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July 25, 2014

We Are Shining: Hot Love

Going Rogue on the Streets of London With Model-of-the-Moment Adwoa Aboah

Freckled beauty Adwoa Aboah loses herself to the beat-scattered, gospel blues of We Are Shining in their video for new single "Hot Love," directed by Simon Cahn. The London-based outfit made up of Morgan Zarate and Acyde, garnered attention with an early release on Young Turks (as The Shining), while their recent collaboration with breakout singer-songwriter Eliza Doolittle, “Killing,” made waves with a flinch-inducing viral video capturing a dancer seemingly unaware of throwing knives narrowly missing her head. "There's a lot of experimental Afro, Latin and European music from the late 1960s to 1980s," Zarate and Acyde say of their current playlists. "In terms of production it's about putting yourself in another world and getting the music to sound like that place." Following a cosmic mix tape, Devileyes, today's ecstatic video by the Parisian filmmaker comes ahead of the duo's debut album out later this year on Marathon Artists. Its free-spirited protagonist Aboah, who has fronted campaigns for H&M and Henry Holland and is the daughter of Camilla Lowther and Charles Aboah, makes the ultimate muse. "I wanted her to be almost like Juliette Binoche in Lovers on the Bridge, which isn’t an easy thing to pull off," says Cahn.

"Hot Love" is released on Marathon Artists on September 8.

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Sunrise, Sunset: Moses Sumney

The Rising Soul Star Reflects on the Imperfect Roots of his Songwriting

“It was fascinating to watch the Downtown Los Angeles sunrise, when the natural world immerses the industrial environment in light,” says lo-fi prodigy Moses Sumney, who is perched on top of the Ace Hotel in the latest installment of our series with Yours Truly, Sunrise, Sunset. “It's such a contemporary phenomenon, it feels almost futuristic. I live in Mid-City, where things are more quintessentially California: the sun peaks up out of the palm trees and casts their shadows on the sidewalk.” The San Bernardino-born singer-songwriter’s expressive folk-soul hybrid turned music industry heads throughout 2013 despite playing only a handful of shows and being without a record label. He is fresh from playing New York Fashion Week’s closing party with Solange Knowles and her Saint Records a fortnight ago, covering Sade’s “Love Is Stronger Than Pride” in a collaboration with fellow breakout alt-RnB artist Kelela. “Solange was a sweetheart,” says Sumney. “She gave me a warm introduction and came back onstage during my set to ensure the rowdy fashion week crowd was paying attention.” Sumney starts his weekly month-long residency at Los Angeles’ Bootleg Theater tonight, with alongside local rising artists Deradoorian, yOya and Kan Wakan. “I’ve seen tons of residencies at the venue and they seem to represent an LA rite of passage,” says Sumney of the city’s live music heritage. “It feels very egalitarian that someone like me, who wasn't raised in the LA scene at all, could come in so suddenly and be embraced.”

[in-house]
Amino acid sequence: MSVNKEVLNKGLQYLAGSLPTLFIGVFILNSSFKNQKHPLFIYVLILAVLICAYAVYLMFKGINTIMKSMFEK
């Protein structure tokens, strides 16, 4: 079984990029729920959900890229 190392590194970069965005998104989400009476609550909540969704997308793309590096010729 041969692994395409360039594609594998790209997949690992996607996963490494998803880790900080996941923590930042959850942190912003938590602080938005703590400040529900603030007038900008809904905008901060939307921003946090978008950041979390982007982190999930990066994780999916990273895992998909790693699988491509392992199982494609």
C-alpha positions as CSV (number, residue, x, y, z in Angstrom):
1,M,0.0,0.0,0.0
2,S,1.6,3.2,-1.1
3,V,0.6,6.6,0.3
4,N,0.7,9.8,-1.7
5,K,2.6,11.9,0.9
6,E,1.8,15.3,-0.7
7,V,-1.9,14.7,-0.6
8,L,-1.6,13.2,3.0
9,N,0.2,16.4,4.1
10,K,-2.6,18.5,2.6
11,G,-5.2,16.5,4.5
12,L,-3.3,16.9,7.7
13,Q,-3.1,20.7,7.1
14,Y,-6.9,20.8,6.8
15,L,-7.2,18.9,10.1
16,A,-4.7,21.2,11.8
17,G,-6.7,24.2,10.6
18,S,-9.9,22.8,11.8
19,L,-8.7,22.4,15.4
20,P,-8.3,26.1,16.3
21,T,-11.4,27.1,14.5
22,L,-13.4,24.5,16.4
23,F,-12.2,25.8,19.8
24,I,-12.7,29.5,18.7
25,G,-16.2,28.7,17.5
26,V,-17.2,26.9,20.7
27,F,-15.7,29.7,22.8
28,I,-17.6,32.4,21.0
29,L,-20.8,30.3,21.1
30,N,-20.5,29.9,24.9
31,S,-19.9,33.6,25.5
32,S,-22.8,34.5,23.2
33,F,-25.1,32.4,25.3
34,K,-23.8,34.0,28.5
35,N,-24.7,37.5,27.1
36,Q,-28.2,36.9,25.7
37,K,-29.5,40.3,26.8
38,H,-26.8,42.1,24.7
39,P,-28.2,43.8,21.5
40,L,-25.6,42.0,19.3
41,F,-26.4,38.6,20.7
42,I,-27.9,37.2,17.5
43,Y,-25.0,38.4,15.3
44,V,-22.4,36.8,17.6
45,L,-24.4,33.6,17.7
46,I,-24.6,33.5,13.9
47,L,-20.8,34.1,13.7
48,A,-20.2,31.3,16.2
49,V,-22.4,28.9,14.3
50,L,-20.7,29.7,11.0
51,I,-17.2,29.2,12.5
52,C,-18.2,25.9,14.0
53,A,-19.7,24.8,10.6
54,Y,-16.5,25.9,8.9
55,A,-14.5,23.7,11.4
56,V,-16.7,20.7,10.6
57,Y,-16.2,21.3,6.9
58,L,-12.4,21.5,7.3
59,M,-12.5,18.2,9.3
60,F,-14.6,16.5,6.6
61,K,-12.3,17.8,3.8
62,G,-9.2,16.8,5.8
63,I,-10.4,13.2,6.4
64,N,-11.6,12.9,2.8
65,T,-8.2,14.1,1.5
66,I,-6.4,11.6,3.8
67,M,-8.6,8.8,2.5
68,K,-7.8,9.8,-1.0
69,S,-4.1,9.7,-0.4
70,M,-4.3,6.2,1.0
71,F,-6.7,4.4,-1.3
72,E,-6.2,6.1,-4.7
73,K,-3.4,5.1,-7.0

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Emilíana Torrini: Tookah

The Elfin Icelandic Singer Gets a CGI Makeover by Shynola

The computer-generated portrait of ethereal singer-songwriter Emilíana Torrini floats and multiplies in the experimental video for her standout track “Tookah”, directed by pioneering British visual artist trio Shynola, aka Richard Kenworthy, Chris Harding and Jason Groves. “I loved the idea of being a creepy mermaid singing and luring the viewer into the dark,” muses Torrini, who has been nominated for four honors at this February’s Icelandic Music Awards. “To be honest if they said the idea was me playing a unicorn dancing on a rainbow, along with some gummy bears, I would have done it. I’m just glad it wasn't that.” “Tookah” comes from the album of the same name; the word was invented by Torrini to describe a subtle kind of emotional state or inner inspiration. “Happiness and love were things that always hijacked me but Tookah is something gentler, like a whisper,” she says. “It is gentle and breezy and peaceful with bags of humor.” NOWNESS spoke to Shynola, who have made videos for U.N.K.L.E, Blur and Radiohead and recently short film Dr. Easy for Warp, about this latest collaboration.

What was your inspiration behind Emilíana’s siren-like floating head?
We’re fascinated by the idea of the ‘uncanny valley’ [when a computer generated image looks like a person, but not quite]. There’s something unsettling about it, yet you cannot take your eyes off it. This led us to cast Emilíana as some sort of mysterious CGI siren. Our hope is that you think it is both pretty and weird at the same time.

Did you take your visual cues from the music?
That’s always the guiding force behind every music video we make. It’s our job to make visuals that intertwine with the music, hopefully in unexpected ways. Quite often you see music videos where you could replace the sound to no discernible difference. To us that is a failure.

What’s it like working with Emilíana?
Singers often have a twinkle in their eye that’s hard to define and Emilíana certainly has that. A singing CGI model of their own head would freak most people out. She was more amazed than repulsed, thankfully.

Tookah is out now on Rough Trade.

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